series data (as well as other time-series data), thereby making it unnecessary
to re-represent the network level data. Given a sequence of timestamped
events and a target event T, Timeweaver will identify patterns that
successfully predict T. Timeweaver essentially searches through the space of
possible patterns, which includes sequence and temporal relationships, to
find predictive patterns. The system is especially designed to perform well
when the target event is rare, which is critical since most network failures
are rare. In the case studied, the target event is the failure of components in
the 4ESS switching system.
4. CONCLUSION
This

chapter

described how

data

mining

is

used

in

the

telecommunications
industry. Three main sources of telecommunication data (call detail, network
and customer data) were described, as were common data mining
applications (fraud, marketing and network fault isolation). This chapter also
highlighted several key issues that affect the ability to mine data, and
commented on how they impact the data mining process. One central issue is
that telecommunication data is often not in a formor at a levelsuitable
for data mining. Other data mining issues that were discussed include the
large scale of telecommunication data sets, the need to identify very rare
events (e.g., fraud and equipment failures) and the need to operate in real-
time (e.g., fraud detection).
Data mining applications must always consider privacy issues. This is
especially true in the telecommunications industry, since telecommunication
companies maintain highly private information, such as whom each
customer calls. Most telecommunication companies utilize this information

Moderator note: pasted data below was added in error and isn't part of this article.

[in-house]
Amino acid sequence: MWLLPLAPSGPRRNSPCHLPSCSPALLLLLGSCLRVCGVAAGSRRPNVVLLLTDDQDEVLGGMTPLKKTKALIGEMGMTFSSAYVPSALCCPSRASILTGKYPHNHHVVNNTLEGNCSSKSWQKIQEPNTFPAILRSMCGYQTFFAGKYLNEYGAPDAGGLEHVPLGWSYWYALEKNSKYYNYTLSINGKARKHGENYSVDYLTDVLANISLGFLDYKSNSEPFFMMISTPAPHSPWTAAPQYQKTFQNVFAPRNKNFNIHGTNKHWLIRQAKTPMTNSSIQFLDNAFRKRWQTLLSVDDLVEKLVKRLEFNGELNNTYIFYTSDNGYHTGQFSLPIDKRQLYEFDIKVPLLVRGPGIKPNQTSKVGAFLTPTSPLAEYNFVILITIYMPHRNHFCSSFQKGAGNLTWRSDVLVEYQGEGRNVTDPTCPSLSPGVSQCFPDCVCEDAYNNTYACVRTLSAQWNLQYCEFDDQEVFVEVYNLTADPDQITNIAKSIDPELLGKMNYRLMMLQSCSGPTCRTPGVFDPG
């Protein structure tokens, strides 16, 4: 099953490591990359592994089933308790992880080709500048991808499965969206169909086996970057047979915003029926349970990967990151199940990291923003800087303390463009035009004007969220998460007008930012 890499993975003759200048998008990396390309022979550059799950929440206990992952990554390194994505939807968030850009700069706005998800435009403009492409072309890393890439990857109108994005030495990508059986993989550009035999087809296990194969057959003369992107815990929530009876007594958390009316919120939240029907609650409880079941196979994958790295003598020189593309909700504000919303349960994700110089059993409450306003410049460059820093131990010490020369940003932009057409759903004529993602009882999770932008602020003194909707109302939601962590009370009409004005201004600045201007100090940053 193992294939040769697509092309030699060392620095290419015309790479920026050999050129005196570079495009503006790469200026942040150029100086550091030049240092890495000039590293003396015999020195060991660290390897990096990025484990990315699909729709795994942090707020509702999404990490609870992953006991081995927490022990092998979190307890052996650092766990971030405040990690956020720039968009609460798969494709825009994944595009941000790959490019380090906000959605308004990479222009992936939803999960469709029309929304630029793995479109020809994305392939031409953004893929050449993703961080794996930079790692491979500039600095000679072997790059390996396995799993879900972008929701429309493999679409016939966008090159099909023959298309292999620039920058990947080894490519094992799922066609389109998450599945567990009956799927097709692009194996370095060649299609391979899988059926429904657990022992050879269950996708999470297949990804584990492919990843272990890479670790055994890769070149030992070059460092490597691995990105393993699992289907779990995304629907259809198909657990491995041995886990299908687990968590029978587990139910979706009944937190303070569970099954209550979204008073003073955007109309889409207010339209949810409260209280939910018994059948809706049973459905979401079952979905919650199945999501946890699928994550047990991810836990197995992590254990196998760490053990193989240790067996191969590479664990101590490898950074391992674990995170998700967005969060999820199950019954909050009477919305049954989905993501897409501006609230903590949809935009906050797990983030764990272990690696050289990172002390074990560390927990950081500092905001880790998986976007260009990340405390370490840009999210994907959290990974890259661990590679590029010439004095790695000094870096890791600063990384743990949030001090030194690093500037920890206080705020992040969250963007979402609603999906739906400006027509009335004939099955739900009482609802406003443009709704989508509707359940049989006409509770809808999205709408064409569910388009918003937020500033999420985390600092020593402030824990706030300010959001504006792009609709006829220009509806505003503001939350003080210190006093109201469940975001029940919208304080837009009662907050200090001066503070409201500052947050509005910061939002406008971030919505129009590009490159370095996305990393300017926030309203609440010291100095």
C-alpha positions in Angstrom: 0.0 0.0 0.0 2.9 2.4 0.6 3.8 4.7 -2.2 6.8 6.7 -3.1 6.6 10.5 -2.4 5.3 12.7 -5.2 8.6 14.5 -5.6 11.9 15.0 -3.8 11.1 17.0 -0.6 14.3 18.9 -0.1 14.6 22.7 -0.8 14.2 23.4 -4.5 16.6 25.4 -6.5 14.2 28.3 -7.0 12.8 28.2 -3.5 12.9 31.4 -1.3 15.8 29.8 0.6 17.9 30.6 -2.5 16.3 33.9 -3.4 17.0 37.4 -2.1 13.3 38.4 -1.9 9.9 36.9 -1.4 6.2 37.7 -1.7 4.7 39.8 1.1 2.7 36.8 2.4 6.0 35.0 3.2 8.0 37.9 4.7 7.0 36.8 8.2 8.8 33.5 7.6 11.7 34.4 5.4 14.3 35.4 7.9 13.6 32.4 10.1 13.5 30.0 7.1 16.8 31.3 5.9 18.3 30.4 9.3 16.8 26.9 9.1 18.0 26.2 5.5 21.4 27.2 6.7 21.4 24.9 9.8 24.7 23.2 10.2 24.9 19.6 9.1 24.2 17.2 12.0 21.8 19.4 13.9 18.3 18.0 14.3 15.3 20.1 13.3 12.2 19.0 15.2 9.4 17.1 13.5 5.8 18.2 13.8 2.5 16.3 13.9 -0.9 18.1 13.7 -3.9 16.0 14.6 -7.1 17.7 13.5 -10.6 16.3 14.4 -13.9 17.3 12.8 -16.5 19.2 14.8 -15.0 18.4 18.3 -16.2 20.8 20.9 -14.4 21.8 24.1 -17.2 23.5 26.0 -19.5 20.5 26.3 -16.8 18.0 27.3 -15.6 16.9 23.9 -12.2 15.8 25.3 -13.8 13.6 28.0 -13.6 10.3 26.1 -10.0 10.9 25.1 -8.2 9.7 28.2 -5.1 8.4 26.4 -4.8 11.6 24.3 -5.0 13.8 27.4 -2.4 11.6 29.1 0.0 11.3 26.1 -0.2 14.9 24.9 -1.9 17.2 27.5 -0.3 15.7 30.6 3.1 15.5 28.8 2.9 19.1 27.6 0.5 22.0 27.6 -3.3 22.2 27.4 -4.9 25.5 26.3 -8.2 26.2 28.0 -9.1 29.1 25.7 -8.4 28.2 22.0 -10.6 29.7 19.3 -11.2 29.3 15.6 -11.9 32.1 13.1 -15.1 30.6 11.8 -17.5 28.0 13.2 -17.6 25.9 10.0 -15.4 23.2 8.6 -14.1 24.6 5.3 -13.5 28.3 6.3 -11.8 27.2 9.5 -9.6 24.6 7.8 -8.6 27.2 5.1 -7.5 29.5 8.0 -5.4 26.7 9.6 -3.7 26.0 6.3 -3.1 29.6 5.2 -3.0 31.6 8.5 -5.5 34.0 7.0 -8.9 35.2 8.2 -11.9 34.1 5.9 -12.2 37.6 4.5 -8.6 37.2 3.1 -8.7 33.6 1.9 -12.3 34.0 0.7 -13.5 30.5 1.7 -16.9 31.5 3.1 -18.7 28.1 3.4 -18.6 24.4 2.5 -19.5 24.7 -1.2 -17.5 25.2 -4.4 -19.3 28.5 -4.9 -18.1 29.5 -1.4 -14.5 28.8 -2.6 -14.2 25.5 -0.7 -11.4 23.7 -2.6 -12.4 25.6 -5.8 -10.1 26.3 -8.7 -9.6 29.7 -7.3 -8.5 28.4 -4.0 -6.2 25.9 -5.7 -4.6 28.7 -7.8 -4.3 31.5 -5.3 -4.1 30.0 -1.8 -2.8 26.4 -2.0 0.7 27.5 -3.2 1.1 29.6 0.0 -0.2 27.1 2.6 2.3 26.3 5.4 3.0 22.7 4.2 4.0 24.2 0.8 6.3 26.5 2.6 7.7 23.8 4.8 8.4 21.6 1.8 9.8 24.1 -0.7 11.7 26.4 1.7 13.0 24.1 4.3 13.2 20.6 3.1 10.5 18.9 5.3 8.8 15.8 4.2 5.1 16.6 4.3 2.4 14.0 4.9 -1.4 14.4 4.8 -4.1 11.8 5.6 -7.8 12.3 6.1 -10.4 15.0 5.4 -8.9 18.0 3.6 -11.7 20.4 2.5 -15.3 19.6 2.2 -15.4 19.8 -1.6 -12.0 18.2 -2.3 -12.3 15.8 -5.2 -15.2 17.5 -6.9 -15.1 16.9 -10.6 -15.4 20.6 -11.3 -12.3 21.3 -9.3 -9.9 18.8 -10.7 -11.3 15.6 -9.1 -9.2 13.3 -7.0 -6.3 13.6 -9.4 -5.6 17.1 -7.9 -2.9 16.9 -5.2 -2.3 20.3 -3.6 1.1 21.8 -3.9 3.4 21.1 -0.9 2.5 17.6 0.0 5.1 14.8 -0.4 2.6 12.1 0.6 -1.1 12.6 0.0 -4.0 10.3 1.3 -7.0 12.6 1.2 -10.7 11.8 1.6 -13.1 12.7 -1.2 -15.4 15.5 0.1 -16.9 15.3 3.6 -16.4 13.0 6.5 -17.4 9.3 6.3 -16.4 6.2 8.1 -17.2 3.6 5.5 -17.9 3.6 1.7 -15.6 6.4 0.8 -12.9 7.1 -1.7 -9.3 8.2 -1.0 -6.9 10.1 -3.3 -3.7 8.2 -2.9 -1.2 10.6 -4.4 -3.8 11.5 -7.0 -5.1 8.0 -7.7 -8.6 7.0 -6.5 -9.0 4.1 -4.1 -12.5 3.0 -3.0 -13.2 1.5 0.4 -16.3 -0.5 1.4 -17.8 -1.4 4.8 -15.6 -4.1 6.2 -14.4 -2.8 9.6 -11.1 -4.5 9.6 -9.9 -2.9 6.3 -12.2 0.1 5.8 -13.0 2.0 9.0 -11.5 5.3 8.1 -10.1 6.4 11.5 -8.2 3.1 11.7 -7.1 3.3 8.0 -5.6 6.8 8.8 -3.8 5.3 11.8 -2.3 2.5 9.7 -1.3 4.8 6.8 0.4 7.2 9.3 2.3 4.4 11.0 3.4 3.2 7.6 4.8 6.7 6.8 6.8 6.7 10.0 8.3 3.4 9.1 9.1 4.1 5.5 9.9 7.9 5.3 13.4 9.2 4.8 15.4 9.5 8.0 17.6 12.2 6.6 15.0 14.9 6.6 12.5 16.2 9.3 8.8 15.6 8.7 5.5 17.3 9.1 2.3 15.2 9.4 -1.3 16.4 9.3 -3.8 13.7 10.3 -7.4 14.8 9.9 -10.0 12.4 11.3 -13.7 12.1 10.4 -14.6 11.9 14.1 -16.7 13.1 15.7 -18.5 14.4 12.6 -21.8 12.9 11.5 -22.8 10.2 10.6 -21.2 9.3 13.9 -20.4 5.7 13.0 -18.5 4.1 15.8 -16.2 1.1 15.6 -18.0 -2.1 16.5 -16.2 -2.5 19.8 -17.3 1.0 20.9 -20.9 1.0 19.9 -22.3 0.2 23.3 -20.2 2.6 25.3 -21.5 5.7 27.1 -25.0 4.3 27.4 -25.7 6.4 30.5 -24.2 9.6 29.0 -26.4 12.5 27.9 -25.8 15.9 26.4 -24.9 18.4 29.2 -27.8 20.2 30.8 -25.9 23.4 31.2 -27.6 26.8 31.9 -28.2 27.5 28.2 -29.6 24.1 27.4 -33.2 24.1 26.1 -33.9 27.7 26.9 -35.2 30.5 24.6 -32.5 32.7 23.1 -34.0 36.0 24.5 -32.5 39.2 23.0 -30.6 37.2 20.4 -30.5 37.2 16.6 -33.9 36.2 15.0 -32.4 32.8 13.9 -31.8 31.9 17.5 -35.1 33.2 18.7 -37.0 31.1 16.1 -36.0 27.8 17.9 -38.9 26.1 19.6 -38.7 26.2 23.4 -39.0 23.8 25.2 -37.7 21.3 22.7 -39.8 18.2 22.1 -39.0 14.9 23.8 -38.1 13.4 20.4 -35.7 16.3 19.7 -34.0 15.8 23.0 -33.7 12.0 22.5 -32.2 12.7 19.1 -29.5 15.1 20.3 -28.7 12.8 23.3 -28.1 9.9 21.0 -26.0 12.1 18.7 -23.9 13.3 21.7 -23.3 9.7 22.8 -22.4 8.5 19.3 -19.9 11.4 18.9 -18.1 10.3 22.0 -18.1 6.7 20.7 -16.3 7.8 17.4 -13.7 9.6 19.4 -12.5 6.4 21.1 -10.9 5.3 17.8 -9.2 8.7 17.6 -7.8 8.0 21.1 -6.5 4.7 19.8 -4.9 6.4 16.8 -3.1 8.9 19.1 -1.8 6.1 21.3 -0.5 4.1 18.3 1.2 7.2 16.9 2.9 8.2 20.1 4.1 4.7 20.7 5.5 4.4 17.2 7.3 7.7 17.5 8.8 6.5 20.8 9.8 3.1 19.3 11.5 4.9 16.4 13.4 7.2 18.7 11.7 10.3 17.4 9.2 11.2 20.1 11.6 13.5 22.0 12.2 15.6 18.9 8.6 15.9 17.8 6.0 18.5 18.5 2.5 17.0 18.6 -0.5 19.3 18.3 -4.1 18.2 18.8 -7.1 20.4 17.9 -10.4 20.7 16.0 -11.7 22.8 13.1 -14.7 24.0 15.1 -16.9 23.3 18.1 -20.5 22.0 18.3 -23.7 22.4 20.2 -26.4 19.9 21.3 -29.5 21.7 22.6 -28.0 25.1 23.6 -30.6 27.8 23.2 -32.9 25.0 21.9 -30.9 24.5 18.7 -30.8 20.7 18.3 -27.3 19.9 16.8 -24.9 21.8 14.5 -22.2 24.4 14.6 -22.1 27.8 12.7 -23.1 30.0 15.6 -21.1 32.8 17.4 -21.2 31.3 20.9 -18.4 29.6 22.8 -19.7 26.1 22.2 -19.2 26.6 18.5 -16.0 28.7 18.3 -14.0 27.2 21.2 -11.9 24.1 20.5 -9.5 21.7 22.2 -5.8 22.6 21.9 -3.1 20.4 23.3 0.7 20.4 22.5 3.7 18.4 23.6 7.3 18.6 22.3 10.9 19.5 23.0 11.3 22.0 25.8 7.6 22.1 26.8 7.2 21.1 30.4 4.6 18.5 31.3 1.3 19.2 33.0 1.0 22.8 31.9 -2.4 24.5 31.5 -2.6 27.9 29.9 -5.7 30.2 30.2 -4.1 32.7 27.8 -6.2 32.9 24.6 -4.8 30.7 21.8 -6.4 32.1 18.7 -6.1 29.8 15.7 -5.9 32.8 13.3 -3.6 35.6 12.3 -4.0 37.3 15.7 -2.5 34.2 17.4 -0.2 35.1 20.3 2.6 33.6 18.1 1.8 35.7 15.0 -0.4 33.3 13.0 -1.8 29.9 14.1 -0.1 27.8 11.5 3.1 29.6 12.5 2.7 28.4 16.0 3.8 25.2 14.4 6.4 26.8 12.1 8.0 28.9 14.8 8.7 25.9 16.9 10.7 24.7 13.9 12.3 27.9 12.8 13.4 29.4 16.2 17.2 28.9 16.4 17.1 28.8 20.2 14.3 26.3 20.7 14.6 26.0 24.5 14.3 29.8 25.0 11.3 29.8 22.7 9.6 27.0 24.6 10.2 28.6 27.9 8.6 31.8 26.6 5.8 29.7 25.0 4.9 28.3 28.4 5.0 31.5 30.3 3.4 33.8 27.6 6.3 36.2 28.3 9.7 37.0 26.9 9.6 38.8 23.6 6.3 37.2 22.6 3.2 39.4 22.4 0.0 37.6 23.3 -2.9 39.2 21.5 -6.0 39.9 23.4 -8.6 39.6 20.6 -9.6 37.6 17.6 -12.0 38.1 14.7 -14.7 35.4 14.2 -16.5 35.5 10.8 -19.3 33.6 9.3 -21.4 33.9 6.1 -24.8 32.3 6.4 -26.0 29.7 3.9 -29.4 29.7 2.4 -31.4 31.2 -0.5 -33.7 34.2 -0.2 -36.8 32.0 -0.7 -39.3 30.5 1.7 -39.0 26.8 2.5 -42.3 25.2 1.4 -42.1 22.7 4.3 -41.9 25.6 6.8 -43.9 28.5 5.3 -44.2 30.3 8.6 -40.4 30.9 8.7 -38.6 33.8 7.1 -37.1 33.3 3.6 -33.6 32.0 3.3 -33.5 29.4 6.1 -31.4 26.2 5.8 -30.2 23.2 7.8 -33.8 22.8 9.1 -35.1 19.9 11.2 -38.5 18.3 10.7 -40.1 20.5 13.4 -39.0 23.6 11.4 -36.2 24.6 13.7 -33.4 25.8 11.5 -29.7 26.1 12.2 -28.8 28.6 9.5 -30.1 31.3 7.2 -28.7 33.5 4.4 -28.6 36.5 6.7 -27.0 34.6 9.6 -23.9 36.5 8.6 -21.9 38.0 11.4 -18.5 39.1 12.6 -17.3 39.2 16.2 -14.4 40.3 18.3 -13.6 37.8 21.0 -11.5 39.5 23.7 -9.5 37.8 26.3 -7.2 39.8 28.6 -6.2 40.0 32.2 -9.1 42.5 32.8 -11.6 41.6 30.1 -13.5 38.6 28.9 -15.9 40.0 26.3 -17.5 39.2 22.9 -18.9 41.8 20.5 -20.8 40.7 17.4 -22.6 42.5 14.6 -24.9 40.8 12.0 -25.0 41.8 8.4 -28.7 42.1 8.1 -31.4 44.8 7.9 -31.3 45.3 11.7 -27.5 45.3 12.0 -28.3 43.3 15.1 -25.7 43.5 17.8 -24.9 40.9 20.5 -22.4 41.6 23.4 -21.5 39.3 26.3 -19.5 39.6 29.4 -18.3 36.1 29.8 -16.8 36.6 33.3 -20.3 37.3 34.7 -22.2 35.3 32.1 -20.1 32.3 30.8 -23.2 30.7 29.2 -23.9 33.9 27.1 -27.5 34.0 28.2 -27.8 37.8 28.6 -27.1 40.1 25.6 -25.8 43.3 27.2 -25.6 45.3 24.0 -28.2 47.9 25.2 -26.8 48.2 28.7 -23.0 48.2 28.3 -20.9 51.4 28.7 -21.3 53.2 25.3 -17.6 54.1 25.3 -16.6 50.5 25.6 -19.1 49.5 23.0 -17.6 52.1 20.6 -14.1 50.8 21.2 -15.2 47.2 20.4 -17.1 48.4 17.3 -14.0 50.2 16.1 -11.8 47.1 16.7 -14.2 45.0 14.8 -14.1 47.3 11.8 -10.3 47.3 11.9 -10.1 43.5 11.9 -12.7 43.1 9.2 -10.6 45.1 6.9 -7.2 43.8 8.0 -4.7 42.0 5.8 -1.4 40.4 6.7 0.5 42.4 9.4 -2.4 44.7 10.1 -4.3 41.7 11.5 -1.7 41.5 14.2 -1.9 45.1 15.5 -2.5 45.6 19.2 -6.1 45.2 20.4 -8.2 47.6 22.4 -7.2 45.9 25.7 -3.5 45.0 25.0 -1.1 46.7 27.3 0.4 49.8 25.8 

conscientiously and consequently privacy concerns have thus far been
minimized. A more significant issue in the telecommunications industry
relates to specific legal restrictions on how data may be used. In the United
States, the information that a telecommunications company acquires about
their subscribers is referred to as Customer Proprietary Network Information
(CPNI) and there are specific restrictions on how this data may be used. The
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Telecommunications Act of 1996, along with more recent clarifications from
the Federal Communications Commission, generally prohibits the use of that
information without customer permission, even for the purpose of marketing
the customers other services. In the case of customers who switch to other
service providers, the original service provider is prohibited from using the
information to try to get the customer back (e.g., by only targeting profitable
customers). Furthermore, companies are prohibited from using data from one
type of service (e.g., wireless) in order to sell another service (e.g.. landline
services). Thus, the use of data mining is restricted in that there are many
instances in which useful knowledge extracted by the data mining process
cannot be legally exploited. Much of the rationale for these prohibitions
relates to competition. For example, if a large company can leverage the data
associated with one service to sell another service, then companies that
provide fewer services would be at a competitive disadvantage.
The telecommunications industry has been one of the earliest adopters of
data mining technology, largely because of the amount and quality of the
data that it collects. This has resulted in many successful data mining
applications. Given the fierce competition in the telecommunications
industry, one can only expect the use of data mining to accelerate, as
companies strive to operate more efficiently and gain a competitive
advantage.